Abstract art is often a unique combination of colors and composition used in interior design, but it also makes great wall decor for kids’ rooms, dining areas, office spaces and living spaces. The Abstract art movement began around 1910 with works from Wassily Kadinski, who is recognized as one of the first abstract artists.
Throughout the 20th century innovative artists like Jackson Pollock and Willem de Kooning helped cement abstract art’s place in culture.
People often misunderstand abstract art because they are looking for something real and concrete with which they can identify. It is natural to try to name and make sense of what we experience and perceive in the world, so pure abstract art, with its unrecognizable subject matter and unpredictable shapes, colors, and lines can prove challenging. Many people see no difference between the art of a professional abstract painter and the art of a toddler, making it that much harder to find meaning in it.
Recognizing the Difference Between Children’s Art and Abstract Art
While there may be some similarities between the marks made by children and those made by professional abstract artists, the similarities are superficial. There are several reasons why children paint (and some of those same reasons no doubt continue into adulthood for those people who become professional artists), but by that time there is more thought, planning, and understanding of the visual elements and principles of art. This understanding gives the professional work greater complexity and a visible structure that is often perceivable by even the non-artist.
Since abstract art is primarily about the formal elements of design, rather than necessarily based on recognizable images, it is very significant how the artist has used the elements of art to convey particular principles of art, for this is what gives the painting its meaning and feeling.
Professional abstract art is often about much more than what you see on the surface of the canvas. It may be about the process itself, the artist may be using symbolism, or the artist may have reduced something visible to its abstract essence. Therefore, it helps greatly to be familiar with the whole body of the artist’s work — his or her oeuvre. That way you know what paintings have preceded the one you are seeing, which will help greatly in making sense of it.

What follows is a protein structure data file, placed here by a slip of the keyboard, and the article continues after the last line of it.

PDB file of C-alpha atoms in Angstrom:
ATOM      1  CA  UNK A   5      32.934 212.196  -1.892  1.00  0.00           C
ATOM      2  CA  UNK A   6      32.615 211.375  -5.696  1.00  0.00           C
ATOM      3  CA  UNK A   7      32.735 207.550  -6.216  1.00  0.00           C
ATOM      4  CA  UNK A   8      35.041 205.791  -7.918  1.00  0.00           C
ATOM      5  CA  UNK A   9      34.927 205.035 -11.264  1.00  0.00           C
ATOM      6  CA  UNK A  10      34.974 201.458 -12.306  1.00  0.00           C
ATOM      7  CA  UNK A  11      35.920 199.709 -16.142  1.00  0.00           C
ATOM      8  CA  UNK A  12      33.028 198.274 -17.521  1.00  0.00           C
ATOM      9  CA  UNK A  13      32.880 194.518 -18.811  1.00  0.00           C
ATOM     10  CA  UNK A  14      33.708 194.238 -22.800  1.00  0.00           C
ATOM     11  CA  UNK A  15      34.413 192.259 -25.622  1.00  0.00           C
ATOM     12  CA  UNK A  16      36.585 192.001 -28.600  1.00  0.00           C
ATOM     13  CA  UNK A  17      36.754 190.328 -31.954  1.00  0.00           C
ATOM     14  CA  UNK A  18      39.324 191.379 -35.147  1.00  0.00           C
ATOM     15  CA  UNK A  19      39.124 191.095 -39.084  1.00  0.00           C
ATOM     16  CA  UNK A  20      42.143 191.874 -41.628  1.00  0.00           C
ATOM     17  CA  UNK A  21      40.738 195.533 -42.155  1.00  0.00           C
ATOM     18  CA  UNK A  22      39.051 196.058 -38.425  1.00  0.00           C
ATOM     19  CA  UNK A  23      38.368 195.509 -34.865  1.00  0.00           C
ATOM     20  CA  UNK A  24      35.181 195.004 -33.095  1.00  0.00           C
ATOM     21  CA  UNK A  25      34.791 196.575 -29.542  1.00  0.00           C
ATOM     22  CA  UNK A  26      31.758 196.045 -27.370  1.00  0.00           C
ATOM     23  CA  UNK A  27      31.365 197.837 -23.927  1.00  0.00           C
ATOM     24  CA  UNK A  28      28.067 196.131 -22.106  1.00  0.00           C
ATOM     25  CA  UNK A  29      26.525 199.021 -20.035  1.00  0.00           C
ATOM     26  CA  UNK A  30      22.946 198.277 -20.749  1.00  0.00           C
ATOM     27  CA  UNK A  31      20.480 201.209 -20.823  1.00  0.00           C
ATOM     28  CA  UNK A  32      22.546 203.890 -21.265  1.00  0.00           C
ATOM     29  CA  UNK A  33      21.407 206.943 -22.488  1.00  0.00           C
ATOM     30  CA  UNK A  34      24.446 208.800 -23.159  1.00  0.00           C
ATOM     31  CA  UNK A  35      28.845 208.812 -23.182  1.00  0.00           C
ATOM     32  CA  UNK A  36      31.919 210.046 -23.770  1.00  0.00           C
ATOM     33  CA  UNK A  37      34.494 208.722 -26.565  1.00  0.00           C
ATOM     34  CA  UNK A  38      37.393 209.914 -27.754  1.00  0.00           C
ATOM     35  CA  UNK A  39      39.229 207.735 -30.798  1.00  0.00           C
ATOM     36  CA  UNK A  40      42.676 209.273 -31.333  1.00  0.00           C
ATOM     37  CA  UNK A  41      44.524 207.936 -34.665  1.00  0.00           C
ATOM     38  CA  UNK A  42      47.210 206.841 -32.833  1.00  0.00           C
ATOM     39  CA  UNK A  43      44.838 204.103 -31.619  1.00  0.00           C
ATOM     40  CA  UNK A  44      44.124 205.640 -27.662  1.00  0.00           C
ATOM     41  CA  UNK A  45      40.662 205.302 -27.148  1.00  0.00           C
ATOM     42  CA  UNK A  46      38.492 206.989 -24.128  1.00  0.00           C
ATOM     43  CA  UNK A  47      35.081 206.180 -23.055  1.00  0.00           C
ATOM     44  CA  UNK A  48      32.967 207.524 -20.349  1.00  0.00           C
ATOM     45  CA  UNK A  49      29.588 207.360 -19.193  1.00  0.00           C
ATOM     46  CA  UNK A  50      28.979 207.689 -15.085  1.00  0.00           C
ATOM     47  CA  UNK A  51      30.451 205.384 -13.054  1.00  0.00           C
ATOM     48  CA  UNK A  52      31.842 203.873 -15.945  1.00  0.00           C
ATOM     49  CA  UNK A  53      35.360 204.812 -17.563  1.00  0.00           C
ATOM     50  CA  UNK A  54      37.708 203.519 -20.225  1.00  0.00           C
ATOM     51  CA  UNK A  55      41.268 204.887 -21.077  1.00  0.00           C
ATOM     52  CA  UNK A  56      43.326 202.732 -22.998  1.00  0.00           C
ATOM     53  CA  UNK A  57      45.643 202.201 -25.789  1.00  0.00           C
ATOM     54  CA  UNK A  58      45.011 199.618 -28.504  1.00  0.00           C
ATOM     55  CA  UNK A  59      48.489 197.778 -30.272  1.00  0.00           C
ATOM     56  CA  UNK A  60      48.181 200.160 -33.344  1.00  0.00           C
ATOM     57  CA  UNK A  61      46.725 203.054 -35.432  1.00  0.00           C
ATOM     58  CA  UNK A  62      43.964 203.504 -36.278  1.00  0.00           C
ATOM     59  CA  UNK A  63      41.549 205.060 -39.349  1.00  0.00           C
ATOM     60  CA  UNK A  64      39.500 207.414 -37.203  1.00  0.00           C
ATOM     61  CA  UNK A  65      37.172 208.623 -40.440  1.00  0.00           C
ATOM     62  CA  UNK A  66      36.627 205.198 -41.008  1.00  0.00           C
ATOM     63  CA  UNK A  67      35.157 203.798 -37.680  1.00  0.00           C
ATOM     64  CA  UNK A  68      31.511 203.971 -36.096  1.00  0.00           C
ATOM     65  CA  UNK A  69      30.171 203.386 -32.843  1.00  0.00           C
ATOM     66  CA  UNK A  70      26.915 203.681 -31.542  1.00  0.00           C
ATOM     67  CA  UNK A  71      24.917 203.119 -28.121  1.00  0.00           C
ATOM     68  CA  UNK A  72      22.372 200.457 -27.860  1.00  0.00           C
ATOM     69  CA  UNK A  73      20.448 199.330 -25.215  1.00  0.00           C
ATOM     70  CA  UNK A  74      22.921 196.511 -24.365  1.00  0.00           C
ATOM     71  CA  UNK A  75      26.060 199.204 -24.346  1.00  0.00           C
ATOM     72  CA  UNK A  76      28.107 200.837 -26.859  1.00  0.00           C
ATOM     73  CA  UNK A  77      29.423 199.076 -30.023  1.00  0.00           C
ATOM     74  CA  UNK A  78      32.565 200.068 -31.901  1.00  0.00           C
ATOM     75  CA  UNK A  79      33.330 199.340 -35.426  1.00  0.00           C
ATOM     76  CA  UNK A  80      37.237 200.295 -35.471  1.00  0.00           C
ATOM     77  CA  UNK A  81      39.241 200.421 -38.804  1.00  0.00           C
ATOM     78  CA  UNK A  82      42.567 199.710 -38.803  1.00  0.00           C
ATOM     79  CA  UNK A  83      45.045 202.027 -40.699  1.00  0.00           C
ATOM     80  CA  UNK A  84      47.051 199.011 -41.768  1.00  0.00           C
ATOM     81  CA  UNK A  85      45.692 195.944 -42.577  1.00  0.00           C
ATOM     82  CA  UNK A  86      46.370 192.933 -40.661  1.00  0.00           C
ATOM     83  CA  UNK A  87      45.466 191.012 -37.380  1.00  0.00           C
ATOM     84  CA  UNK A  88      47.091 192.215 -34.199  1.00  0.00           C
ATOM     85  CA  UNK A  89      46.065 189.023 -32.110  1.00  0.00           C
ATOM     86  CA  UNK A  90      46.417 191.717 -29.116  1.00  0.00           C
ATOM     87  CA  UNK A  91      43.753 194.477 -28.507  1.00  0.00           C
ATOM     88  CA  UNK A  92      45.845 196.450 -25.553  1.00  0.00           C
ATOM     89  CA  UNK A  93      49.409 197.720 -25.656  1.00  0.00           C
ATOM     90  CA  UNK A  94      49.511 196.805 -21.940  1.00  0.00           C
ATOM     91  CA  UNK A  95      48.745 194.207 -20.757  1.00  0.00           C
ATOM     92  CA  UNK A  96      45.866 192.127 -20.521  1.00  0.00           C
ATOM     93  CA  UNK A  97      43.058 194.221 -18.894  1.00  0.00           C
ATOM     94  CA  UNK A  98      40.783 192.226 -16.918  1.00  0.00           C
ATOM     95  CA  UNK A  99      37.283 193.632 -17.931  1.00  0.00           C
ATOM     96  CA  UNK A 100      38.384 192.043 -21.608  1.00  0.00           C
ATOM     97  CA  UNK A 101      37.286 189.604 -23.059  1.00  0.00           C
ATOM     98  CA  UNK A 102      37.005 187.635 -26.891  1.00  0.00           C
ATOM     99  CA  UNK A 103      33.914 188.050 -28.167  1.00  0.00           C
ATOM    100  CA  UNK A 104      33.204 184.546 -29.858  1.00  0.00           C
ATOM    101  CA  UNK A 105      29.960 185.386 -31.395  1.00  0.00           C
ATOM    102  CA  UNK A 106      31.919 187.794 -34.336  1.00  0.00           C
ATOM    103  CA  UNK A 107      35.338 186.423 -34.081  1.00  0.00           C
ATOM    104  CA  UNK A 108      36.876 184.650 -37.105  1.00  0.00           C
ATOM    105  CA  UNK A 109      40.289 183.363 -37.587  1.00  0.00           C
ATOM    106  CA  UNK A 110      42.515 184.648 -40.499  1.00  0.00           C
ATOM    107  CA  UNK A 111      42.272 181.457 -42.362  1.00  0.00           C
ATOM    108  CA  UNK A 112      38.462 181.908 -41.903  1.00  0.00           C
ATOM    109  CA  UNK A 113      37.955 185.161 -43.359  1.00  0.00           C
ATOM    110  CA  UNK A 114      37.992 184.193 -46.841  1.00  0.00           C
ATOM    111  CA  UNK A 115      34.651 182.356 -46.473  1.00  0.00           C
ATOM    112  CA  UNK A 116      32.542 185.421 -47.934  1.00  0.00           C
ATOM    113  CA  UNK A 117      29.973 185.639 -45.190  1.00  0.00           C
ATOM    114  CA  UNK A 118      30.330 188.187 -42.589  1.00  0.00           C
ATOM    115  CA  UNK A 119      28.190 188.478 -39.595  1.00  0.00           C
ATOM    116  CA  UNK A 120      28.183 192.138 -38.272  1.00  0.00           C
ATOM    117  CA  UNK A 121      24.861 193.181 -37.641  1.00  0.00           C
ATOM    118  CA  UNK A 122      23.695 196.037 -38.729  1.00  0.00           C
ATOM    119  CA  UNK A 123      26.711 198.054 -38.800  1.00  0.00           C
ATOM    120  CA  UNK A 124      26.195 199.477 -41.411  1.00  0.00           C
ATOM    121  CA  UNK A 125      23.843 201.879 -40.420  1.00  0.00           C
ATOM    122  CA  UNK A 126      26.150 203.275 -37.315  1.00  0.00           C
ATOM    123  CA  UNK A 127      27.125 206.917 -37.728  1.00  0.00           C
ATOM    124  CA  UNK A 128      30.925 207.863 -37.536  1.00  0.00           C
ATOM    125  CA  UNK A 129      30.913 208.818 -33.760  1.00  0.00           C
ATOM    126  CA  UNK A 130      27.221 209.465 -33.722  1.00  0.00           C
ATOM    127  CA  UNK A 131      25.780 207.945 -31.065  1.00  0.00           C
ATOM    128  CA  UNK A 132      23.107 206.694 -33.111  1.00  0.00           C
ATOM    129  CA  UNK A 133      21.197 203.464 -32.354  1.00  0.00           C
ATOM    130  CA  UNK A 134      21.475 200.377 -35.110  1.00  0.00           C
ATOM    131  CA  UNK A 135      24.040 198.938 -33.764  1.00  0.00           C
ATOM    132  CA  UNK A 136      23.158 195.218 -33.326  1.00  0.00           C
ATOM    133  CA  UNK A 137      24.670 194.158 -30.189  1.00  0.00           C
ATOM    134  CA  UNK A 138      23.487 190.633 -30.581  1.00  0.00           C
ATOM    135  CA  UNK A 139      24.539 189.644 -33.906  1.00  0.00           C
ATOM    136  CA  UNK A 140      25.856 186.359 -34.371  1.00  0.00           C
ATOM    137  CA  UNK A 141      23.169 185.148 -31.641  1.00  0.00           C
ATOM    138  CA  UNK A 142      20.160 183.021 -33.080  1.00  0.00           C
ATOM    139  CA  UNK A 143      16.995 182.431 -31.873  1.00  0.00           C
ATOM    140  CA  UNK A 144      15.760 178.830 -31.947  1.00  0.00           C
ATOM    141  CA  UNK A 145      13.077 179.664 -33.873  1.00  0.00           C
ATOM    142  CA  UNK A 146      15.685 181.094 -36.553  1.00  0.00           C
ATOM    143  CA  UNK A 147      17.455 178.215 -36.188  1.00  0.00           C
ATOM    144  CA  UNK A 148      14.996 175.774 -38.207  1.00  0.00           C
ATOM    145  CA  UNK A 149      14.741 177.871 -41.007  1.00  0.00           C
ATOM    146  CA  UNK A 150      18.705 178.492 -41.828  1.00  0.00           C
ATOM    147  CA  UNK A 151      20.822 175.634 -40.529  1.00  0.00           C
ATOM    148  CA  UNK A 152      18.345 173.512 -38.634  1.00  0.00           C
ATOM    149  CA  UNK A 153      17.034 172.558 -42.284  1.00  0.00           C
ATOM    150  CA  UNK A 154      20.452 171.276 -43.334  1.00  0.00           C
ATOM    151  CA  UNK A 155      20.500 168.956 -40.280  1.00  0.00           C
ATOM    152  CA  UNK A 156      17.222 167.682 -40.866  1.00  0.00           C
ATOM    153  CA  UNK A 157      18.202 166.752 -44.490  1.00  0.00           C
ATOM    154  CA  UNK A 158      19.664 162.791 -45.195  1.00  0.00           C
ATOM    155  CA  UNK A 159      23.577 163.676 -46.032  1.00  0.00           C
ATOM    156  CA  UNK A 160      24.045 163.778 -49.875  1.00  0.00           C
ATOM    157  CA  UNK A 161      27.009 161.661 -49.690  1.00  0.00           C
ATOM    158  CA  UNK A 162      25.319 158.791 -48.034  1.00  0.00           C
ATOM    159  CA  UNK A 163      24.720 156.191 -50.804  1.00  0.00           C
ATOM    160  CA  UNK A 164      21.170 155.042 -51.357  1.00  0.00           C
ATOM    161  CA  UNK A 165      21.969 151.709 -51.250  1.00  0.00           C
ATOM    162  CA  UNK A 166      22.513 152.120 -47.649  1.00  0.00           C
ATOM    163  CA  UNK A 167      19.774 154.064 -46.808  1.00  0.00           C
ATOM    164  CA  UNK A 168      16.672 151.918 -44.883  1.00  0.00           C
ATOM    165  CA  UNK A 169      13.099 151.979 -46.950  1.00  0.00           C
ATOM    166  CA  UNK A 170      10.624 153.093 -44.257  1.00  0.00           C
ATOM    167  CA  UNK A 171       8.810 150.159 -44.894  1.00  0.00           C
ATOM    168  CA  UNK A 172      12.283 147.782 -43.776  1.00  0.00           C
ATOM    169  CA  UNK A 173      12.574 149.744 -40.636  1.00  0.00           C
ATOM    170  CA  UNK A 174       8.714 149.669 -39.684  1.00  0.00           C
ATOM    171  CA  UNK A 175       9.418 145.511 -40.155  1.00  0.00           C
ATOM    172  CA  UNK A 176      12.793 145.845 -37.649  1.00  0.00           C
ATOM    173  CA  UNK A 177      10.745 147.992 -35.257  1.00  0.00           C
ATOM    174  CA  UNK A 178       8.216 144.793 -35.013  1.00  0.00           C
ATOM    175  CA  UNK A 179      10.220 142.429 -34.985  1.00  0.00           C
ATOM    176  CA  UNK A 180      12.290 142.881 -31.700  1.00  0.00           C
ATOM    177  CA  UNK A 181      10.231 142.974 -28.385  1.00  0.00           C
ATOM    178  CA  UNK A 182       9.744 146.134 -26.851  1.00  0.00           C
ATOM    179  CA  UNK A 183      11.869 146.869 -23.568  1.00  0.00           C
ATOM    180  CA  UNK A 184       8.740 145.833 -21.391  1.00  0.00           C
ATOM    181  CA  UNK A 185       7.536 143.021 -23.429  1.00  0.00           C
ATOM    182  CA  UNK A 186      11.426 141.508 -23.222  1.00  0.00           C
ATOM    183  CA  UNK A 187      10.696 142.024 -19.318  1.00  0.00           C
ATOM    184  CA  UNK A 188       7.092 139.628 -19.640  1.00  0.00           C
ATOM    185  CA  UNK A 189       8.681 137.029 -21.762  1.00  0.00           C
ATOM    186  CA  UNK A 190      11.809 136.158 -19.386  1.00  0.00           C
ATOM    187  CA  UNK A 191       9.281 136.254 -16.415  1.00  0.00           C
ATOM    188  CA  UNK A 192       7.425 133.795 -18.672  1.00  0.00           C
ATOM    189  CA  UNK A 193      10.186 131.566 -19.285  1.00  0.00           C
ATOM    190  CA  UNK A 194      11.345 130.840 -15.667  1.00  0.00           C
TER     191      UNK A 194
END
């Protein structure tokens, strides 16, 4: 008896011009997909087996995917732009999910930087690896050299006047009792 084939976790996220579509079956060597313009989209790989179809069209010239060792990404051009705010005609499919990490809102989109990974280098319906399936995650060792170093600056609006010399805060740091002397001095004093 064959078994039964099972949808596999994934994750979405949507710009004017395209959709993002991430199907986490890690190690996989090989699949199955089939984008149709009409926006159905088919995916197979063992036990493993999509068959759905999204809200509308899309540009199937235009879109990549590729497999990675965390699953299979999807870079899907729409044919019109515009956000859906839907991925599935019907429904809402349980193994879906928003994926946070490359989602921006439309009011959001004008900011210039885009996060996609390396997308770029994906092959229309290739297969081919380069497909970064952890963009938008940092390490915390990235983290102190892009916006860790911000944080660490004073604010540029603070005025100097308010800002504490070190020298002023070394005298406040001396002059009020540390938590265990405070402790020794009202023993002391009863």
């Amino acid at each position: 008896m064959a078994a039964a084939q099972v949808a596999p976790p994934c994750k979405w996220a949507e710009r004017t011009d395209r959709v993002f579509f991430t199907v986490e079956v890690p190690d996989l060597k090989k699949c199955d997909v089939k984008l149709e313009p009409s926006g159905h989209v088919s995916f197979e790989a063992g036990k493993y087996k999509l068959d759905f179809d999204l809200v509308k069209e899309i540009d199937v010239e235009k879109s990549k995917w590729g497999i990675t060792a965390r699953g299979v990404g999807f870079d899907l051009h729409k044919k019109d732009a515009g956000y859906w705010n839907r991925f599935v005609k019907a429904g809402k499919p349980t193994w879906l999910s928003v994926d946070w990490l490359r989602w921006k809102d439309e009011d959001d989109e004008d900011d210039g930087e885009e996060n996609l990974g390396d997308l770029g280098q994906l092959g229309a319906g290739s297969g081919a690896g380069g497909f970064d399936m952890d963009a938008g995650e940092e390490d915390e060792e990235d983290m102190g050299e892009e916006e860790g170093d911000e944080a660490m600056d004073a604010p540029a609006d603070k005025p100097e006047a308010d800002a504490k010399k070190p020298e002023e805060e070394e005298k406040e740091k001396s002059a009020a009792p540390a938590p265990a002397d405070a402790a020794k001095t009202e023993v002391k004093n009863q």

Every artist is also a product of his or her culture, place, and time period. If you know the history relevant to the artist you will also be able to better understand his or her painting.
Part of our problem in appreciating abstract art is that we expect to “get it” immediately, and don’t give ourselves time to sit with it and absorb it. It takes the time to absorb the meaning and emotion behind a work of abstract art. The Slow Art movement that is popular worldwide has brought attention to the fact that museum-goers often move through museums very quickly, spending less than twenty seconds on an individual artwork, and thereby missing much of what the artwork has to offer.
How to Analyze Abstract Art
- Description: What do you see? State the obvious and then dig deeper. Identify the elements and principles of design that you see. What are the colors? Are they warm or cool? Are they saturated or unsaturated? What kinds of lines are used? What shapes? Is it visually balanced? Does it have symmetrical or asymmetrical balance? Is there a repetition of certain elements?
- Interpretation: What is the artwork trying to say? How do the things you see and describe contribute to its message? How does it make you feel? Is there rhythm or movement? Does it make you feel happy, or sad? Does it convey energy, or does it convey a sense of stillness and peace? Read the title of the painting. It can give you some insight into its meaning or intent.
- Evaluation: Does it work? Are you moved by it in any way? Do you understand the artist’s intent? Does it speak to you? Not every painting is going to speak to every person.